In March 1900, the Essex Standard reported on an inquest held pertaining to the death of a forty-one year old spinster, Florence Davison, resident of 69 Church Street, Harwich. This was not her own home, but the ‘two-room’ dwelling of her sister, Emily Salter, where Florence had lived ‘on and off’ for sixteen years. It is evident from the inquest that the Salter’s struggled to accommodate this additional household member, but nevertheless did as it is revealed that on the night preceding her death, Florence ‘retired at her usual time, about half-past ten…sle[eping] in the living room… [while Emily], her husband, and [adult] son sle[pt] in the other’. Feeling unwell, as had been the case for some months, Florence wished to stay in bed after the rest of the household had risen the following morning, but with ‘her bed’ positioned in the family’s only living space, she was awoken when the rest of the household arose and moved into ‘her sister’s bed’ in the other room. (Presumably, though it is not stated in the inquest report, Florence’s bed could be stowed away during waking hours in order to accommodate daily domestic life – such as is the example in George Godwin’s London Shadows (1854)). A few hours later Florence was found to be dead. A post mortem revealed that death ‘was due to failure of the heart’. The story, however, does not end there.

'Interior of House in Court' - George Godwin, London Shadows (1854)  ‘The room is little more than 7 feet long by 6 feet wide; the greatest height 6 feet 9 inches. The narrow bedstead, which is doubled up in the daytime, reaches, when let down, close to the fire-place… Our engraving makes the room appear too large’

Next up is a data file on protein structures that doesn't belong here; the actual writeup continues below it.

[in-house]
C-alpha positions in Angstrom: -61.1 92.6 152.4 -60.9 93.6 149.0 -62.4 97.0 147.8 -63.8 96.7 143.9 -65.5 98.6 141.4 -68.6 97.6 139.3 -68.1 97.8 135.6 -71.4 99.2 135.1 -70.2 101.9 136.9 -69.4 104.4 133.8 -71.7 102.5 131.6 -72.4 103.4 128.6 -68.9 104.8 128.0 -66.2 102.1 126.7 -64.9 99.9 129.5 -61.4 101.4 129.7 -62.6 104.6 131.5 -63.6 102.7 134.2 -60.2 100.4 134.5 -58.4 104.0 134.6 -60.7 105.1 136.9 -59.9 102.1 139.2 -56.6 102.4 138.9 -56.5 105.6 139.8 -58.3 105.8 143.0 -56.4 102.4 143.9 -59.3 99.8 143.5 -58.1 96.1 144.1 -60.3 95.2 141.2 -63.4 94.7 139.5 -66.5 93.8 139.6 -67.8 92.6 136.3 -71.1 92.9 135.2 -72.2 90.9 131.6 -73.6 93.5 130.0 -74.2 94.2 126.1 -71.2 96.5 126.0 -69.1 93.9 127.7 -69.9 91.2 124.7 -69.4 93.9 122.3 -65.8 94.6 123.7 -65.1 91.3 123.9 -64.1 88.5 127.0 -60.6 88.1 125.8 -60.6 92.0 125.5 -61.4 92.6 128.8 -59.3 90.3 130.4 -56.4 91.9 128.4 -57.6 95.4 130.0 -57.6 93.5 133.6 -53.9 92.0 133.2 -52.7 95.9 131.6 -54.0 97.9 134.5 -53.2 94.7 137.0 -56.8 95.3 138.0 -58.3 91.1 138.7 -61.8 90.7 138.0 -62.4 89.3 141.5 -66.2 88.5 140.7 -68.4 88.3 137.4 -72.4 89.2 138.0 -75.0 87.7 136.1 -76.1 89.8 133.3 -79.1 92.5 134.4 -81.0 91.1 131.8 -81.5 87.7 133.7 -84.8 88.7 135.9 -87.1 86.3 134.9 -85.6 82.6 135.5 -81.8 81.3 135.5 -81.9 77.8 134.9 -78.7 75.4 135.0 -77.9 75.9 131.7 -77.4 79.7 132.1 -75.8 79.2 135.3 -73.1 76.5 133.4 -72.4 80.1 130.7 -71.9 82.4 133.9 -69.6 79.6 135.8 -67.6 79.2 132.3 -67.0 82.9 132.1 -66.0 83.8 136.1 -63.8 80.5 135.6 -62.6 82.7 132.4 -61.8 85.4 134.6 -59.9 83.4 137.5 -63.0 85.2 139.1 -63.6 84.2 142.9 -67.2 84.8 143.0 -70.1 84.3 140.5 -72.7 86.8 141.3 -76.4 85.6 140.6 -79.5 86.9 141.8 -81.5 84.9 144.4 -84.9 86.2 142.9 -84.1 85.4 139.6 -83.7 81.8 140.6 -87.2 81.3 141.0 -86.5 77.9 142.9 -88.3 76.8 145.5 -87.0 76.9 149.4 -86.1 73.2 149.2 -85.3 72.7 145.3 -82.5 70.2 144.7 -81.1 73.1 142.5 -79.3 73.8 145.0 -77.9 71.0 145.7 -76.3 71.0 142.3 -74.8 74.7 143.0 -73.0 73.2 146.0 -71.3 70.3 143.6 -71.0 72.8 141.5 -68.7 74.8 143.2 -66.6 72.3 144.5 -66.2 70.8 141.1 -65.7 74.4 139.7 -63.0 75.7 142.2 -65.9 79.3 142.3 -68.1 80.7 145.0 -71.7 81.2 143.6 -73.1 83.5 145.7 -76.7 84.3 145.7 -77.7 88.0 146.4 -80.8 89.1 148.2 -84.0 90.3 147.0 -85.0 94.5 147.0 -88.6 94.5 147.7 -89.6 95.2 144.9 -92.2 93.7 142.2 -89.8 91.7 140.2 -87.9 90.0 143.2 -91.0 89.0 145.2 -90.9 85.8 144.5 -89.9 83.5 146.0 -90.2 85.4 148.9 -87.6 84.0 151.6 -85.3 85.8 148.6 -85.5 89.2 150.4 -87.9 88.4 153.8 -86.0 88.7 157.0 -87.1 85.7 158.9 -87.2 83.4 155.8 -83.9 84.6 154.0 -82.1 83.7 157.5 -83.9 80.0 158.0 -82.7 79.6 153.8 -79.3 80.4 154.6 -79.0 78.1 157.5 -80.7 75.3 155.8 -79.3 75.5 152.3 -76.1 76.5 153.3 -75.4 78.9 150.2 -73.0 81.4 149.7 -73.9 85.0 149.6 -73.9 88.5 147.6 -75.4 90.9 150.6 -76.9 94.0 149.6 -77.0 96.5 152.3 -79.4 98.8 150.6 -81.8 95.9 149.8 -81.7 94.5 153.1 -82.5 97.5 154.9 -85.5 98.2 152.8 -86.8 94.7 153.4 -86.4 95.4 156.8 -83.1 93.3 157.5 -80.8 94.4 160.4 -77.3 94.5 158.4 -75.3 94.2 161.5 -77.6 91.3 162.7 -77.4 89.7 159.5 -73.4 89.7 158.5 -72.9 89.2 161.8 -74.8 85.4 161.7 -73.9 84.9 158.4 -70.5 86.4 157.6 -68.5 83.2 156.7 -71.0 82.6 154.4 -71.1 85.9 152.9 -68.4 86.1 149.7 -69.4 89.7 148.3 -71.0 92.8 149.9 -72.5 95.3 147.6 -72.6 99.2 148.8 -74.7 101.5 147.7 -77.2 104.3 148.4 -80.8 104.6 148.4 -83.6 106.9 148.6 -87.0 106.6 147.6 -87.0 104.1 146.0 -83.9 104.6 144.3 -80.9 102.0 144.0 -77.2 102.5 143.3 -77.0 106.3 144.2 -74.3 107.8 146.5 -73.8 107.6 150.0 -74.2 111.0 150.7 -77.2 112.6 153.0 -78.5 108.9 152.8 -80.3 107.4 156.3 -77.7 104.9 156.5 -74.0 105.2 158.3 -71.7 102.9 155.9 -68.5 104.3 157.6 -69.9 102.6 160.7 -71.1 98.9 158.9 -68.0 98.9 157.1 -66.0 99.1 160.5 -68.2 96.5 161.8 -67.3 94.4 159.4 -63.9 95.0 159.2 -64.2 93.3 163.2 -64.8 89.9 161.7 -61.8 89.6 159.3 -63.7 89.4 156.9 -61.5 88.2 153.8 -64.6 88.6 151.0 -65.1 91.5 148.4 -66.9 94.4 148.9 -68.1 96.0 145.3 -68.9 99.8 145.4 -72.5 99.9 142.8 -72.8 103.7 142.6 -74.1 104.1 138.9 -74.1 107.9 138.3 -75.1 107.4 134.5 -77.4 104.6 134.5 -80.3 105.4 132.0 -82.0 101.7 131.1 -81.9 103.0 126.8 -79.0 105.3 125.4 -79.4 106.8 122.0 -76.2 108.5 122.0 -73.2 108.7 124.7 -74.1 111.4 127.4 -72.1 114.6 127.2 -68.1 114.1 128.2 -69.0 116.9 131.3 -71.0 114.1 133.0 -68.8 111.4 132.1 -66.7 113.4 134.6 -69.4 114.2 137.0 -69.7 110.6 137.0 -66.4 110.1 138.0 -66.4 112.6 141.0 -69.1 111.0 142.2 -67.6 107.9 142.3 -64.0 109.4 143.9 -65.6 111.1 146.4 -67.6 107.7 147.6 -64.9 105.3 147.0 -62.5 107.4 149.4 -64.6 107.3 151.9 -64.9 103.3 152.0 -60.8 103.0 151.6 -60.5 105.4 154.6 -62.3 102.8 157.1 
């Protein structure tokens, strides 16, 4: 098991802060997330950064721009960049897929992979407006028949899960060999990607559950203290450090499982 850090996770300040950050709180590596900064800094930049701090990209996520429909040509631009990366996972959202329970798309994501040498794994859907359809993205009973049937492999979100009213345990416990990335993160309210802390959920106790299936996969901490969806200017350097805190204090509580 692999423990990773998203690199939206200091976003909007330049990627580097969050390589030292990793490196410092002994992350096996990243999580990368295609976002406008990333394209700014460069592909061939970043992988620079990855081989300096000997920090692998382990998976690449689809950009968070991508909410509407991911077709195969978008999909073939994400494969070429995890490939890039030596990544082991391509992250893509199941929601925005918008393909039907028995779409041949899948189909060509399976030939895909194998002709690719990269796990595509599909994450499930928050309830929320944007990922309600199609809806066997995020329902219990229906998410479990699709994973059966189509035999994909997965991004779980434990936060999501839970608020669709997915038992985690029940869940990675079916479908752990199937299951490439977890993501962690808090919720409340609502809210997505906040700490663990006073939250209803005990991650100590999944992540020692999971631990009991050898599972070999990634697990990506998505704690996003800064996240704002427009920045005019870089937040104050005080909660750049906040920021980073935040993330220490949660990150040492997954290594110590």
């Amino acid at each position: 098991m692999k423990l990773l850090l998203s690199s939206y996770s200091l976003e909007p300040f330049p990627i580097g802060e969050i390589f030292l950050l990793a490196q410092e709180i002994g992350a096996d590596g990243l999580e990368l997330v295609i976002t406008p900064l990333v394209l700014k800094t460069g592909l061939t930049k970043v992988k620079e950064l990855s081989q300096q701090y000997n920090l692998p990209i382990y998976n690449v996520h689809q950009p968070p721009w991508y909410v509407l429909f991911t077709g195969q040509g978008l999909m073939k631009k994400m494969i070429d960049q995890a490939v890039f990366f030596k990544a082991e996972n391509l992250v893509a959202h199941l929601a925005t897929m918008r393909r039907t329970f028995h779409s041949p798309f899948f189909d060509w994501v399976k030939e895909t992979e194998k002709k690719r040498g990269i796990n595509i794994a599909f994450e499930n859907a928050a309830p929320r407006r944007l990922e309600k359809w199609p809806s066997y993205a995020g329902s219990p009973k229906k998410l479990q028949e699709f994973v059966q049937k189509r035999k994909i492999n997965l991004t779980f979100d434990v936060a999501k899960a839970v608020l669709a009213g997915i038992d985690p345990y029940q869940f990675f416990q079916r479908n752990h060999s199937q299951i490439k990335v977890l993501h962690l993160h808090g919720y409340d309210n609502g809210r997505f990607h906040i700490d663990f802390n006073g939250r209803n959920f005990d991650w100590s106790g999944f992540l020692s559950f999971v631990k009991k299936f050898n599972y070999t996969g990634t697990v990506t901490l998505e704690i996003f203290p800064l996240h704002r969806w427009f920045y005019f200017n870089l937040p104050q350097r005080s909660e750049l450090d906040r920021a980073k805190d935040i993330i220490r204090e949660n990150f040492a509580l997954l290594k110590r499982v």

‘Interior of House in Court’ – George Godwin, London Shadows (1854)
‘The room is little more than 7 feet long by 6 feet wide; the greatest height 6 feet 9 inches. The narrow bedstead, which is doubled up in the daytime, reaches, when let down, close to the fire-place… Our engraving makes the room appear too large’

More is revealed about Florence’s place in the home when the coroner, Dr John Harrison, questioned witnesses regarding Inspector Amos claim that Florence had been starved to death as result of her brother-in-law’s negligence. Examined by the coroner’s court as to his negligence toward both his family and sister-in-law, Thomas Salter, ‘a checker, but not in regular employment’, stated:

Deceased was his wife’s sister, and she became ill about two months ago. He suggested to his wife that she should have the parish doctor. The statement was quite correct as to the income…[He] never took any of it, and the only money he had ever received from deceased was…to settle a County Court summons against him. His average earnings were 16s. per week, and only on one occasion had they been without food, and that was the fore part of January. It was quite true that he never gave his wife any money, but that was through many reasons’.